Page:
How Did a Small Group Do This?

Published on

From the Brownstone Institute

By JEFFREY A. TUCKER

“You know, it’s kind of our own science experiment that we’re doing in real time.”

A very interesting study appeared last week by two researchers looking into the pandemic policy response around the world. They are Drs. Eran Bendavid and Chirag Patel of Stanford and Harvard, respectively. Their ambition was straightforward. They wanted to examine the effects of government policy on the virus.

In this ambition, after all, researchers have access to an unprecedented amount of information. We have global data on strategies and stringencies. We have global data on infections and mortality. We can look at it all according to the timeline. We have precise dating of stay-at-home orders, business closures, meeting bans, masking, and every other physical intervention you can imagine.

The researchers merely wanted to track what worked and what did not, as a way of informing future responses to viral outbreaks so that public health can learn lessons and do better next time. They presumed from the outset they would discover that at least some mitigation tactics achieved the aim.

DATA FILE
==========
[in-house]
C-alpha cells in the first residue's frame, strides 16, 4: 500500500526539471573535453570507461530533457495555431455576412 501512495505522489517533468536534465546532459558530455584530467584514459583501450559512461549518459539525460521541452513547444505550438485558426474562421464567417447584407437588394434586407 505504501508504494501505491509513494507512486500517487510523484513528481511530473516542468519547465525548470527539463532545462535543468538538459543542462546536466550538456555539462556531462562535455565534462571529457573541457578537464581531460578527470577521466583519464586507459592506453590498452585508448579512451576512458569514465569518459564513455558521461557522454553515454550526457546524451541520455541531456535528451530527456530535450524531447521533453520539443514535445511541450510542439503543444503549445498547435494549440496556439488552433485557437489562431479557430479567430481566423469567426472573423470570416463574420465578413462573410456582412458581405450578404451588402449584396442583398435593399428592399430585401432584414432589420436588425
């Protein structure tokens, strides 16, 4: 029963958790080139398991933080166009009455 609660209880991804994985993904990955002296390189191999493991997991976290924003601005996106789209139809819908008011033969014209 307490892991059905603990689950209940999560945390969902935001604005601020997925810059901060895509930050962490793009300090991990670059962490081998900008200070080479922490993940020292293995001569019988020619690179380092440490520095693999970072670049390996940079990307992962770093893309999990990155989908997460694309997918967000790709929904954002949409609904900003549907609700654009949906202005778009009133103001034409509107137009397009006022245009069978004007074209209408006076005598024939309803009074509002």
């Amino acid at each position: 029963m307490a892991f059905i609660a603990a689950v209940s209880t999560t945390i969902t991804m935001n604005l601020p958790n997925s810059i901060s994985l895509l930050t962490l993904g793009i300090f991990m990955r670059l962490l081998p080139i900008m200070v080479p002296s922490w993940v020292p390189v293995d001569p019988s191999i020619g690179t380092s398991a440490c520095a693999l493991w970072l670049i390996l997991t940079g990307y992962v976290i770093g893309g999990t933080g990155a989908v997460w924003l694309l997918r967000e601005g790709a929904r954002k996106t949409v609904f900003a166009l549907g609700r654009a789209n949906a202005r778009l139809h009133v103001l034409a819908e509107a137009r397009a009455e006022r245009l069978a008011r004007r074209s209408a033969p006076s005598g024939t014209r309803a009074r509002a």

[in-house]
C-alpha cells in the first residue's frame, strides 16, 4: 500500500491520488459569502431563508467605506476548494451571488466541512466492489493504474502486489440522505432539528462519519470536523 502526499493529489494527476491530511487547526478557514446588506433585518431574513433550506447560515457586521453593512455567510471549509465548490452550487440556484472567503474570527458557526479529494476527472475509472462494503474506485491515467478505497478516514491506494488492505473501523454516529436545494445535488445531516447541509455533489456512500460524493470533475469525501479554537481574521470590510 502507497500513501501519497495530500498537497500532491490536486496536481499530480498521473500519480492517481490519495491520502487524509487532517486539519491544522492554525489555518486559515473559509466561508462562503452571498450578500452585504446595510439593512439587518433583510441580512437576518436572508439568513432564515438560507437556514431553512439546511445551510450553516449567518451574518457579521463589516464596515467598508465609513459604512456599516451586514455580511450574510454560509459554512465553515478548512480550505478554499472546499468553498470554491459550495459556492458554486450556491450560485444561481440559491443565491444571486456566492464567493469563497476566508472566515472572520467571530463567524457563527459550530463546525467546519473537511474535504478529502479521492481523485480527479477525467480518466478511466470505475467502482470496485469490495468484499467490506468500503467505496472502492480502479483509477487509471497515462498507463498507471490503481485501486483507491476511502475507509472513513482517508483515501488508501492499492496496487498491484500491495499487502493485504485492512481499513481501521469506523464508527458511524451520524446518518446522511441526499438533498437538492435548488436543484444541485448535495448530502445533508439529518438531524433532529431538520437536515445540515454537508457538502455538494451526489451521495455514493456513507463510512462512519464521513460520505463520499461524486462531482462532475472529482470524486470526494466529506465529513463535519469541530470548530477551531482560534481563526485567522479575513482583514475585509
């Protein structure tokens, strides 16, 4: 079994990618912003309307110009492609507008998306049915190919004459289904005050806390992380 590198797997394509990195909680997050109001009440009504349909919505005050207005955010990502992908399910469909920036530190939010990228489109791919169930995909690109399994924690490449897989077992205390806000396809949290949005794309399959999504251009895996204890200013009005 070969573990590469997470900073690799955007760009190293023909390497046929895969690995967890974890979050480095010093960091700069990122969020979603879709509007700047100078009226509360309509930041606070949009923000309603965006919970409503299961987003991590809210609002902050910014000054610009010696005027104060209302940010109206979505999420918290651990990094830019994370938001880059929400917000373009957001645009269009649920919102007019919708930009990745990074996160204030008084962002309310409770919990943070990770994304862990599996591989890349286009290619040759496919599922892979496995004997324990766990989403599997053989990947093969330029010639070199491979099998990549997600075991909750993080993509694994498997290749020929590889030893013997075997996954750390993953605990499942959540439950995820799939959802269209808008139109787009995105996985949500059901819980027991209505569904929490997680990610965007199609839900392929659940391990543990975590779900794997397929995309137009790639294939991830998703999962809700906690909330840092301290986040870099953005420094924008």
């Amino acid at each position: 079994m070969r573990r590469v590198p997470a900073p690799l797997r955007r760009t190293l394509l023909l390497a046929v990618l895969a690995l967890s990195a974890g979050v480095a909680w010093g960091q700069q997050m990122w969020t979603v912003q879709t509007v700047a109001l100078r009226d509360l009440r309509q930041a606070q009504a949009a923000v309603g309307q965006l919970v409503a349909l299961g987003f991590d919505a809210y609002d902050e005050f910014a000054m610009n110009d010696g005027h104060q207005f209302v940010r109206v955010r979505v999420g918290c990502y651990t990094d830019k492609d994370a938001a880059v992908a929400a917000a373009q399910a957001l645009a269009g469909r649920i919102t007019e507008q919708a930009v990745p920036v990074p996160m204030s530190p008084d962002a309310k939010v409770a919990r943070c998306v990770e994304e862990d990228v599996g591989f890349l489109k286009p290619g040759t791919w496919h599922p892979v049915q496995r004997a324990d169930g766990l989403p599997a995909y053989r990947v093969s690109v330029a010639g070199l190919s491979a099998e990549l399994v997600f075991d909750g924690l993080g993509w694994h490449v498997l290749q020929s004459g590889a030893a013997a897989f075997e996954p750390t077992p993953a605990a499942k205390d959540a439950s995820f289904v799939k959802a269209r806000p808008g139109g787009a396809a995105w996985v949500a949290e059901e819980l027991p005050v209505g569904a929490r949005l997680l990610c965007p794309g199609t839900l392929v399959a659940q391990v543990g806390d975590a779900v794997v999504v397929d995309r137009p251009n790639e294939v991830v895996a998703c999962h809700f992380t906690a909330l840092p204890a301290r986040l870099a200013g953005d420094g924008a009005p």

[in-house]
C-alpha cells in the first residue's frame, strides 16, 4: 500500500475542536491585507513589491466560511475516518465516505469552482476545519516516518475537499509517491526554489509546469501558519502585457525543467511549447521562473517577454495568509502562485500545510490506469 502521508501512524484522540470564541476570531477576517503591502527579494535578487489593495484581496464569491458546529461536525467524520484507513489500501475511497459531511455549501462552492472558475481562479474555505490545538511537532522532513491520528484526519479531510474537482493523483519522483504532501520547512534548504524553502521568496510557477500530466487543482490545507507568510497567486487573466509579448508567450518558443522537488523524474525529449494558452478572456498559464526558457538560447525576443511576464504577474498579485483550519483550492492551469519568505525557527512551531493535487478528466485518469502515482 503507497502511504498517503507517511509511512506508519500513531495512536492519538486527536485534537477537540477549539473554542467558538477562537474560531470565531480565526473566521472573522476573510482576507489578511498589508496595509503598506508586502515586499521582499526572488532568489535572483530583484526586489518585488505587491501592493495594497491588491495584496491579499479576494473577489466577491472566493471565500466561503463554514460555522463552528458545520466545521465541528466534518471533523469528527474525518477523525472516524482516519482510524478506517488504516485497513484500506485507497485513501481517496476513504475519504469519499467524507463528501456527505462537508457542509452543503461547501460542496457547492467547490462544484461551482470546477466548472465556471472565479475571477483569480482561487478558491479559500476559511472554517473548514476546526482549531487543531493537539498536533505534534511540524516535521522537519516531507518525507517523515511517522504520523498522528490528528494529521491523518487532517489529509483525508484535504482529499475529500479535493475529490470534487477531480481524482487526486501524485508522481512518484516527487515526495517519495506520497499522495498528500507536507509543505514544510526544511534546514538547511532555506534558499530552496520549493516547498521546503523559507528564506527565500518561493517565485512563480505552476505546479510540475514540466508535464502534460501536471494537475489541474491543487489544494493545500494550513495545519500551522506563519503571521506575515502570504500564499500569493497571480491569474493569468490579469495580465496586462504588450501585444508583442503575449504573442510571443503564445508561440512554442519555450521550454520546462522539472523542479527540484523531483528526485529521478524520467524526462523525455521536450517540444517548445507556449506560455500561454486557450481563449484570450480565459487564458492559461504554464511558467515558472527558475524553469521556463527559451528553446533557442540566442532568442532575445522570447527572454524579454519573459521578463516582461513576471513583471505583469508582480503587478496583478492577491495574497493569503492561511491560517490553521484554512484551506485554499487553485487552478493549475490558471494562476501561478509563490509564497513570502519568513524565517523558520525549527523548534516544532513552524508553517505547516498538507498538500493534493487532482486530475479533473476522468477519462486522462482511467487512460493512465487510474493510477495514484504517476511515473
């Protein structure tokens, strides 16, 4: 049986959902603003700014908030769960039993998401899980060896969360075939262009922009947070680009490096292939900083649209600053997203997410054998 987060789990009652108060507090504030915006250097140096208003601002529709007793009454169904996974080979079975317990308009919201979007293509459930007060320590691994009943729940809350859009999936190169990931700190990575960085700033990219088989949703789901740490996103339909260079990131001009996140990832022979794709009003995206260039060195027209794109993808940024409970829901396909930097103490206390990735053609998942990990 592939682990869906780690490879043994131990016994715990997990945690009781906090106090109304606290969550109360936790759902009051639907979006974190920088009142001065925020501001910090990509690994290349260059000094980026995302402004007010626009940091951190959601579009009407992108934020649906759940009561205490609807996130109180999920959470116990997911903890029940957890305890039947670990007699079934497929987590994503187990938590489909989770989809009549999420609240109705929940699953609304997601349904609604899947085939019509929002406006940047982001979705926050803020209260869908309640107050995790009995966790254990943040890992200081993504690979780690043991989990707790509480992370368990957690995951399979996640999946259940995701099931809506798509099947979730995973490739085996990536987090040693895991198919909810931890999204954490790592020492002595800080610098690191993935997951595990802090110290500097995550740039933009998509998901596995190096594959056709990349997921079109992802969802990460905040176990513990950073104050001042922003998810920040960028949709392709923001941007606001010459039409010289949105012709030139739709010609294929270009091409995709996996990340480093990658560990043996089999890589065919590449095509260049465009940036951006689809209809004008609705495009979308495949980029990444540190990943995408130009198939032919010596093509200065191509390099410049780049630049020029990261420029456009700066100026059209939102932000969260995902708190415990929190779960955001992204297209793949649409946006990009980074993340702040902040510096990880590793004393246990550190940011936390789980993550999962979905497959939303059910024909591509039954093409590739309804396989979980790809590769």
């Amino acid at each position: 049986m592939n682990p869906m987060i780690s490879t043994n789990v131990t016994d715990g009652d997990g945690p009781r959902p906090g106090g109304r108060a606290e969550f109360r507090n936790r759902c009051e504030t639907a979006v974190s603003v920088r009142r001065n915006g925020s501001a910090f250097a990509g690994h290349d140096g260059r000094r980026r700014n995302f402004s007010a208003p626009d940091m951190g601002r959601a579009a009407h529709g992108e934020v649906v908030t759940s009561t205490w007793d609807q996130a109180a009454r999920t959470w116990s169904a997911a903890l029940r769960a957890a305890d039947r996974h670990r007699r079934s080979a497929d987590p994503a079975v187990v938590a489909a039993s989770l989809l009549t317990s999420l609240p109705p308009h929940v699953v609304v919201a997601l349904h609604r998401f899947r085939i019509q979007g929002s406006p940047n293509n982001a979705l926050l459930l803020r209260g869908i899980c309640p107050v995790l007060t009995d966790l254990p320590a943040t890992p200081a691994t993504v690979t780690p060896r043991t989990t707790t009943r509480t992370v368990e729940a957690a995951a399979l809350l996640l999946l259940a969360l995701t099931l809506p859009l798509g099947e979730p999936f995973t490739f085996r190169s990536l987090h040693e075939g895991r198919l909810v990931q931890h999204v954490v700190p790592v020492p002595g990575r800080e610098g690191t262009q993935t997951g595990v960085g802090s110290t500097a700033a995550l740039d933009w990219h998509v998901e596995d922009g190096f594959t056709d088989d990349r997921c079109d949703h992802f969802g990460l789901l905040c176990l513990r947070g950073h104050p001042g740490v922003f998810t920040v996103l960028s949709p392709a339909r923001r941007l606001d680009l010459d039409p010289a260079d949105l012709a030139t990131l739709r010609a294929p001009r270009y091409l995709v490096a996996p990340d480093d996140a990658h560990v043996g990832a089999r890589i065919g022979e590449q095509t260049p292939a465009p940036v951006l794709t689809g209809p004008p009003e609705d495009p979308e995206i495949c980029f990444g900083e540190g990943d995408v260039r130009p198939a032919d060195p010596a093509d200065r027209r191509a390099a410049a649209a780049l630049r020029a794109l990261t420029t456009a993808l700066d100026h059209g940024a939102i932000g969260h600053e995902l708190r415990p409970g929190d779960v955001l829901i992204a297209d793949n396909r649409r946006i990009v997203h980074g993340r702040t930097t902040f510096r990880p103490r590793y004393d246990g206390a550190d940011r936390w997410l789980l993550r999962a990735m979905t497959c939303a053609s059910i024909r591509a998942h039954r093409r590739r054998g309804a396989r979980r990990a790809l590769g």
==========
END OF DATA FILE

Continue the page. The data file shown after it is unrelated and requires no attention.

It is hardly the first such study. I’ve seen dozens of such efforts, and there are probably hundreds or thousands of these. The data is like catnip to anyone in this field who is empirically minded. So far, not even one empirical examination has shown any effect of anything but that seems like a hard conclusion to swallow. So these two decided to take a look for themselves.

They even went to the next step. They assembled and reassembled all existing data in every conceivable way, running fully 100,000 possible combinations of tests that all future researchers could run. They found some correlations in some policies but the problem is that every time they found one, they found another instance in which the reverse seemed to be true.

You cannot infer causation if the effects are not stable.